August 30, 2006

Shaw's swan song (UPDATED 9/3/06)

I've got to hand it to the owners (or former owners, as it appears) of Shaw's Department Store--they seem to have a sign for every possible phase involved in a business closing its doors. These latest signs went up this past Saturday (August 26):

Tuesday, 6 am (yesterday morning)

Taken in the last two months:

The old girls gearing up for one, final job.

Last October:

My favorite Shaw's picture:

The hat I "rescued" (what I call the Come Dance With Me! model):

I think that's it!

All of my Shaw's posts (in chronological order):
  • Shaw's
  • Shaw's mystery thickens...
  • The days of our Shaw's
  • Clearance = closing?
  • Sun sets on Shaw's
  • The final, thrilling episode of Shaw's, in which I rescue a hat
  • Shaw's update


    This article and picture ran in the Nacogdoches paper, the Daily Sentinel. I'm quoting the entire article, because the Sentinel doesn't seem to archive their articles.

    Dick and Shirley McLain work the register at Shaw's Department Store which opened back up briefly this month for one last hurrah — as the McLains attempt to liquidate items from a bygone era.

    "Shaw's closing, one last time"

    The Daily Sentinel

    Friday, September 01, 2006

    In case you missed it the first time, Shaw's Department Store on the downtown brick streets is closing — this time for good.

    But this past week, the Shaw family got a little help from an old friend and longtime downtown merchant, Dick McLain.

    McLain and his wife, Shirley, bought the remaining merchandise inside and decided they would open the store up one last time and give it the proper send-off that a 50-year-old independent department store deserved.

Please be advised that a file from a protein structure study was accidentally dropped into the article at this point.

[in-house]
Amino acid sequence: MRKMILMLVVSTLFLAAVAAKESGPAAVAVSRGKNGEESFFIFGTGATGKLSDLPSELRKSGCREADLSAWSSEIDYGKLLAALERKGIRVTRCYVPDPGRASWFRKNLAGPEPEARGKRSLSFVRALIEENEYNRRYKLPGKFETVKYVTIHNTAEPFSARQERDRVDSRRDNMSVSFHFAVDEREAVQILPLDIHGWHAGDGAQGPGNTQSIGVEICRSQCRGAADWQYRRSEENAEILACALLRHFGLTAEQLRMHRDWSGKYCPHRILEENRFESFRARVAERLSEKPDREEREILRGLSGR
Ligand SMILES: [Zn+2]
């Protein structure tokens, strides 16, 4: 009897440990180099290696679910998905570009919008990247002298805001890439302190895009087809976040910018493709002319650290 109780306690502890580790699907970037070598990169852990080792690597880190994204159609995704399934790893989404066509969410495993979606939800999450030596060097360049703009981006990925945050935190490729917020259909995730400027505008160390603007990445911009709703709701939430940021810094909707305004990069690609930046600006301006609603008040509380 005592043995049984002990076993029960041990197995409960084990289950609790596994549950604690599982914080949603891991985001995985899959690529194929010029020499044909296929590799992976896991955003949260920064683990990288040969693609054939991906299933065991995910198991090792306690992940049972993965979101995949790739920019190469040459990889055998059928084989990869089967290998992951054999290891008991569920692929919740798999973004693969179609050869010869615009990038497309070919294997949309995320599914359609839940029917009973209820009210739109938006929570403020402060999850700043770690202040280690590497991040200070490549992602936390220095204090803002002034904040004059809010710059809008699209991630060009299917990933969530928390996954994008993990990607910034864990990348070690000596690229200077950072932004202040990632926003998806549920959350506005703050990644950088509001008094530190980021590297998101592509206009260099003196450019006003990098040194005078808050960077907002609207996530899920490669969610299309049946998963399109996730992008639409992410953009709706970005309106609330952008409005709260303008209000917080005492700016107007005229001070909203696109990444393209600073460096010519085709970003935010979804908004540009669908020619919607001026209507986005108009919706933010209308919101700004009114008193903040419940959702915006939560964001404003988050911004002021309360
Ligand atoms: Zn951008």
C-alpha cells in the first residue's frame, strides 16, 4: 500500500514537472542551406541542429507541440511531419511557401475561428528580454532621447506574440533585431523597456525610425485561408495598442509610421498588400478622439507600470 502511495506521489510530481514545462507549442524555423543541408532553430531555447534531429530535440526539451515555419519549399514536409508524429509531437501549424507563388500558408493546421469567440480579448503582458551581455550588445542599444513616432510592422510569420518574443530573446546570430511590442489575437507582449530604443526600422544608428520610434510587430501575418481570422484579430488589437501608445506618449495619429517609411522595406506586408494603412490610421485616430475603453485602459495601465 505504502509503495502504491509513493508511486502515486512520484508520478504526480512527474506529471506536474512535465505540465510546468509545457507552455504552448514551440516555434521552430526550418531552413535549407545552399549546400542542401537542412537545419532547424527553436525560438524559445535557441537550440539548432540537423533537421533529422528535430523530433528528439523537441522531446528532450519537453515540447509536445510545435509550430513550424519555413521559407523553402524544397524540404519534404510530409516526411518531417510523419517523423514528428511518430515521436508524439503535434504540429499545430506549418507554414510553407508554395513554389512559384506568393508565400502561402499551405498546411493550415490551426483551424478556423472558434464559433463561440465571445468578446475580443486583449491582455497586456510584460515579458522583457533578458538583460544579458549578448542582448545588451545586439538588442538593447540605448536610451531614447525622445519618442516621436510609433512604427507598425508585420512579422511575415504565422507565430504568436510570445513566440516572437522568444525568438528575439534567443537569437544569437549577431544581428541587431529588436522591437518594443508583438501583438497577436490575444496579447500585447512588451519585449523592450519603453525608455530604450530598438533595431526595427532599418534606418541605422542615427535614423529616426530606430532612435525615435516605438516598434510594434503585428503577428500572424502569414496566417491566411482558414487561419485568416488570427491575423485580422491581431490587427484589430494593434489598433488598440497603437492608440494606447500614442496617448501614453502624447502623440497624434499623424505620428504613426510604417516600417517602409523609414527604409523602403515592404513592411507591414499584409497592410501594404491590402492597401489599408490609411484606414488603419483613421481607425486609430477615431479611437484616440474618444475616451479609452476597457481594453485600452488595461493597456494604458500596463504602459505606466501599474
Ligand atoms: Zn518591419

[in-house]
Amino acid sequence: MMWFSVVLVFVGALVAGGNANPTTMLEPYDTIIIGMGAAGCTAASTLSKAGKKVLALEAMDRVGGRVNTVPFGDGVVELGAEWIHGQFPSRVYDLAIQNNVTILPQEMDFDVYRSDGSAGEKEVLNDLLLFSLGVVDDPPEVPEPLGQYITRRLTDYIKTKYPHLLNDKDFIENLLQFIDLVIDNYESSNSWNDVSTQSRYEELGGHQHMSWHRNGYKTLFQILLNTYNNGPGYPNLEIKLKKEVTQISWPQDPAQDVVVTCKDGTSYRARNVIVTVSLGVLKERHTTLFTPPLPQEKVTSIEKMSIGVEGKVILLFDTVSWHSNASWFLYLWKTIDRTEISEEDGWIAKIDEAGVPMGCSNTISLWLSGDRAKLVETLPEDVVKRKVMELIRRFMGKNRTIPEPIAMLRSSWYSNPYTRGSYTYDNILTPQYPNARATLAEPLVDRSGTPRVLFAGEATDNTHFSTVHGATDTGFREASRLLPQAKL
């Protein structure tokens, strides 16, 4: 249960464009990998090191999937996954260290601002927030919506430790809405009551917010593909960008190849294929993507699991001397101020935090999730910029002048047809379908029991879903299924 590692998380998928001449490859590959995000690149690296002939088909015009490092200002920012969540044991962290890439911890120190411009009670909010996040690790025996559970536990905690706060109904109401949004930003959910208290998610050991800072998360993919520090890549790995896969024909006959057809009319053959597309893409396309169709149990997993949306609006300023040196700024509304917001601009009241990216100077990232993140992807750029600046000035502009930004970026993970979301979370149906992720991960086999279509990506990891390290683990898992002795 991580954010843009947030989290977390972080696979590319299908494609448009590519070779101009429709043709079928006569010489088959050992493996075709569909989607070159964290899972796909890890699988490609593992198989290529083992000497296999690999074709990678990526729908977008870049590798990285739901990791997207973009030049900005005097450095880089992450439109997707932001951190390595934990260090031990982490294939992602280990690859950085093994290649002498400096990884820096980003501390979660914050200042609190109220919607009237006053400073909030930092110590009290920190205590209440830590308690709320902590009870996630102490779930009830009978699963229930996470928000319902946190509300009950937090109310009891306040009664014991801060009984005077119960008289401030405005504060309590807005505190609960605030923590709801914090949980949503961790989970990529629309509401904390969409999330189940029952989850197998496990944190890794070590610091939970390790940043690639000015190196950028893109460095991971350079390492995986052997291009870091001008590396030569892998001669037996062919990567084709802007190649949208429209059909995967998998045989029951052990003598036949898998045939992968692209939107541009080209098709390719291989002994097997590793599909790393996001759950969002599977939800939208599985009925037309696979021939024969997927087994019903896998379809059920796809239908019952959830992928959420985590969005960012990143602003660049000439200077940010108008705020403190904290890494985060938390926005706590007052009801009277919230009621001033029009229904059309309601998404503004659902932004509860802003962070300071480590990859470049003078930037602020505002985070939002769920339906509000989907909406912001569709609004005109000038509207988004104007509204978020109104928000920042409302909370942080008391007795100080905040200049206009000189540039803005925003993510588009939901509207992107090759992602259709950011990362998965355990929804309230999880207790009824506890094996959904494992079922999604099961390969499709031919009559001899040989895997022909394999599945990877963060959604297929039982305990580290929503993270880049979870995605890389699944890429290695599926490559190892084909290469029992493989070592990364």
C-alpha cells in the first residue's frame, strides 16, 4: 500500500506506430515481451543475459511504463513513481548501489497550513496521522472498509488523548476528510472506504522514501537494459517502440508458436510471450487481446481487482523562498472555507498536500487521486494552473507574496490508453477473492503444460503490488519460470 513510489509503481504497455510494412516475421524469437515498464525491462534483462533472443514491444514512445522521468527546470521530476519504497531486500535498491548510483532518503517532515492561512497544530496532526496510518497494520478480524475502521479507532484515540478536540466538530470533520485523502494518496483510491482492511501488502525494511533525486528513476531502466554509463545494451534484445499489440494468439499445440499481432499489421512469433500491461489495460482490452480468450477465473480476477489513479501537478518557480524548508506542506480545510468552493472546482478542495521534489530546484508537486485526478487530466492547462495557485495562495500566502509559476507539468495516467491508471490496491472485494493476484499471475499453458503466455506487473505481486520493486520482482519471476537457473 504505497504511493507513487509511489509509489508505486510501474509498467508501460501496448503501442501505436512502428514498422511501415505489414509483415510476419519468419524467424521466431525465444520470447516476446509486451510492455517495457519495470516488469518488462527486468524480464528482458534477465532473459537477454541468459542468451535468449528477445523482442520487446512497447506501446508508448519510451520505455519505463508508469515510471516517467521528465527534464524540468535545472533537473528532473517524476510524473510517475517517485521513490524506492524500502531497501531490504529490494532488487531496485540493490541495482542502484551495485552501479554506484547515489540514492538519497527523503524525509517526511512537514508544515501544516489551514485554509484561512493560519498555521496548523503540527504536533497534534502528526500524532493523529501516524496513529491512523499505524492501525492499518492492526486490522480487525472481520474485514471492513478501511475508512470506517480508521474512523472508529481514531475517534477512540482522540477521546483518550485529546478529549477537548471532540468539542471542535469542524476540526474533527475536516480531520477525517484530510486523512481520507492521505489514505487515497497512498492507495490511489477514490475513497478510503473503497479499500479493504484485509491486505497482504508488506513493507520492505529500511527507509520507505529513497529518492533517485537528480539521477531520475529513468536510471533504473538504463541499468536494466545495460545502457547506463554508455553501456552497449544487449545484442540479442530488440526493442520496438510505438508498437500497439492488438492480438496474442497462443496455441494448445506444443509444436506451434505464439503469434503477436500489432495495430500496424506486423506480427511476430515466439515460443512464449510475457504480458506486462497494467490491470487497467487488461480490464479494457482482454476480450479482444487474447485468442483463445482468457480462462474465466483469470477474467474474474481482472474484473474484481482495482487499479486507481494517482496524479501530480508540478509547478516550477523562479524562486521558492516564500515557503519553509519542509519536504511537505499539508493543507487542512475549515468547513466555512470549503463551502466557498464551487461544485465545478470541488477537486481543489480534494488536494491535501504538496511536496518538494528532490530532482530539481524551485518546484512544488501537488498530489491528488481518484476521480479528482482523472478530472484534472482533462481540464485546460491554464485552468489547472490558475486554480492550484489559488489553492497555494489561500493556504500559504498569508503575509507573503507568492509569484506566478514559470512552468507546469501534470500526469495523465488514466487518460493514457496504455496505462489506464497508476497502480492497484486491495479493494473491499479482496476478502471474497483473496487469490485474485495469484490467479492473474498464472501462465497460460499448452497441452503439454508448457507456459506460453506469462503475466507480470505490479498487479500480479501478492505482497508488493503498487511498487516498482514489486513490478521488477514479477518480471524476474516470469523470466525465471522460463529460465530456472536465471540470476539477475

Shaw's Department Store was opened by Noble Shaw, who ran and operated the store from 1952 until his retirement a few years back, when his nephew, Terry Strong, took over the business.

    McLain was a friend of Shaw's, but he knows a little bit about the retail clothing industry, as well, having operated a men's clothing store downtown for a number of years.

    But McLain saw the writing on the wall. The days of the small independent clothiers were numbered.

    "Things change," McLain said. "And when things start to change, it's either time for you to change with it, or get out."

    McLain changed. He retired from clothing and took the logical step into dealing antiques in the oldest town in Texas.

    Shaw's, however, did not change.

    "He felt like it was his job to provide a service," McLain said of Shaw. "He always felt it was important to dress right. He really liked people, and he took special pride in taking care of his customers."

    As a result, he had a loyal customer base that kept his doors open, and, for the most part, the building remained unchanged for five decades.

    McLain shared a letter that Shaw had written in 1983 to a former Mississippi governor who stopped in the store one day and bought a hat. According to McLain, the letter sums up a lot about Noble Shaw's business philosophy.

    "One of the problems of our time is that people are more concerned with turnover and corporate profits than they are rendering a useful service to society," Shaw wrote. "Stetson Hat Company is one of the remaining firms that considers their customers above their own corporate welfare.

    "Our store started to be a neighborhood venture, satisfied with a clientele of the immediate neighborhood.

    "Then when we moved into a larger building, we considered ourselves to be a town store.

    "Some of our departments, like hats and boots have increased, while children's and women's wear have diminished ..."

    Before the end of the month, everything in the store will be sold, from wall to wall.

    The McLains temporarily closed their antique store, next door, so they could do the sale right — talking to customers, trading tales of times past and fond remembrances of a man who always believed in putting the customer first.

    "So many people come in here and tell us that they just can't stand that this place is closing," McLain said. "One lady said this was where she bought her first pair of boots, when she was a young girl, and it just broke her heart to see it going away.

    "I think it speaks to Mr. Shaw's ability, that we are still having people — after 55 years — still talking about him and telling us that this is the only place they got merchandise, and they are so sad that it's closing up," he said. "But we're going to try to close it out in a way that will give dignity to his life."
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